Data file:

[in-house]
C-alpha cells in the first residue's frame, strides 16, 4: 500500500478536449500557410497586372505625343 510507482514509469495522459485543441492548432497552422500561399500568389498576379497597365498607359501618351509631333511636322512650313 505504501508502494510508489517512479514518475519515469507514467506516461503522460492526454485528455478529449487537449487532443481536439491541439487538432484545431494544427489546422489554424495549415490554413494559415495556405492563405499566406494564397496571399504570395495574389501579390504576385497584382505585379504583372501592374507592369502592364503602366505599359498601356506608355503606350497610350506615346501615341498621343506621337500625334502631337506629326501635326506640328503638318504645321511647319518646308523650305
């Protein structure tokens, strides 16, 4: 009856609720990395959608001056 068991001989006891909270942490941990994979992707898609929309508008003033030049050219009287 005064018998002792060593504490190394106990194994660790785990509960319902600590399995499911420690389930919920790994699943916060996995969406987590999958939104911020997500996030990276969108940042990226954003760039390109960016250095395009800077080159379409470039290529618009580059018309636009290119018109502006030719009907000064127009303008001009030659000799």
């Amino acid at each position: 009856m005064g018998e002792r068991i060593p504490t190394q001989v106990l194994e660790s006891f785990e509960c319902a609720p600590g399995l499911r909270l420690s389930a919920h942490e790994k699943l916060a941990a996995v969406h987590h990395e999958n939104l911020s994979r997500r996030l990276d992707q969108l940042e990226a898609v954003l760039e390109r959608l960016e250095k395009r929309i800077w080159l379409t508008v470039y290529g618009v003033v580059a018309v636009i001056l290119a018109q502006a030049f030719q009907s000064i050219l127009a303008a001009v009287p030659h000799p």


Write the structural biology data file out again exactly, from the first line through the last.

[in-house]
C-alpha cells in the first residue's frame, strides 16, 4: 500500500478536449500557410497586372505625343 510507482514509469495522459485543441492548432497552422500561399500568389498576379497597365498607359501618351509631333511636322512650313 505504501508502494510508489517512479514518475519515469507514467506516461503522460492526454485528455478529449487537449487532443481536439491541439487538432484545431494544427489546422489554424495549415490554413494559415495556405492563405499566406494564397496571399504570395495574389501579390504576385497584382505585379504583372501592374507592369502592364503602366505599359498601356506608355503606350497610350506615346501615341498621343506621337500625334502631337506629326501635326506640328503638318504645321511647319518646308523650305
């Protein structure tokens, strides 16, 4: 009856609720990395959608001056 068991001989006891909270942490941990994979992707898609929309508008003033030049050219009287 005064018998002792060593504490190394106990194994660790785990509960319902600590399995499911420690389930919920790994699943916060996995969406987590999958939104911020997500996030990276969108940042990226954003760039390109960016250095395009800077080159379409470039290529618009580059018309636009290119018109502006030719009907000064127009303008001009030659000799």
């Amino acid at each position: 009856m005064g018998e002792r068991i060593p504490t190394q001989v106990l194994e660790s006891f785990e509960c319902a609720p600590g399995l499911r909270l420690s389930a919920h942490e790994k699943l916060a941990a996995v969406h987590h990395e999958n939104l911020s994979r997500r996030l990276d992707q969108l940042e990226a898609v954003l760039e390109r959608l960016e250095k395009r929309i800077w080159l379409t508008v470039y290529g618009v003033v580059a018309v636009i001056l290119a018109q502006a030049f030719q009907s000064i050219l127009a303008a001009v009287p030659h000799p």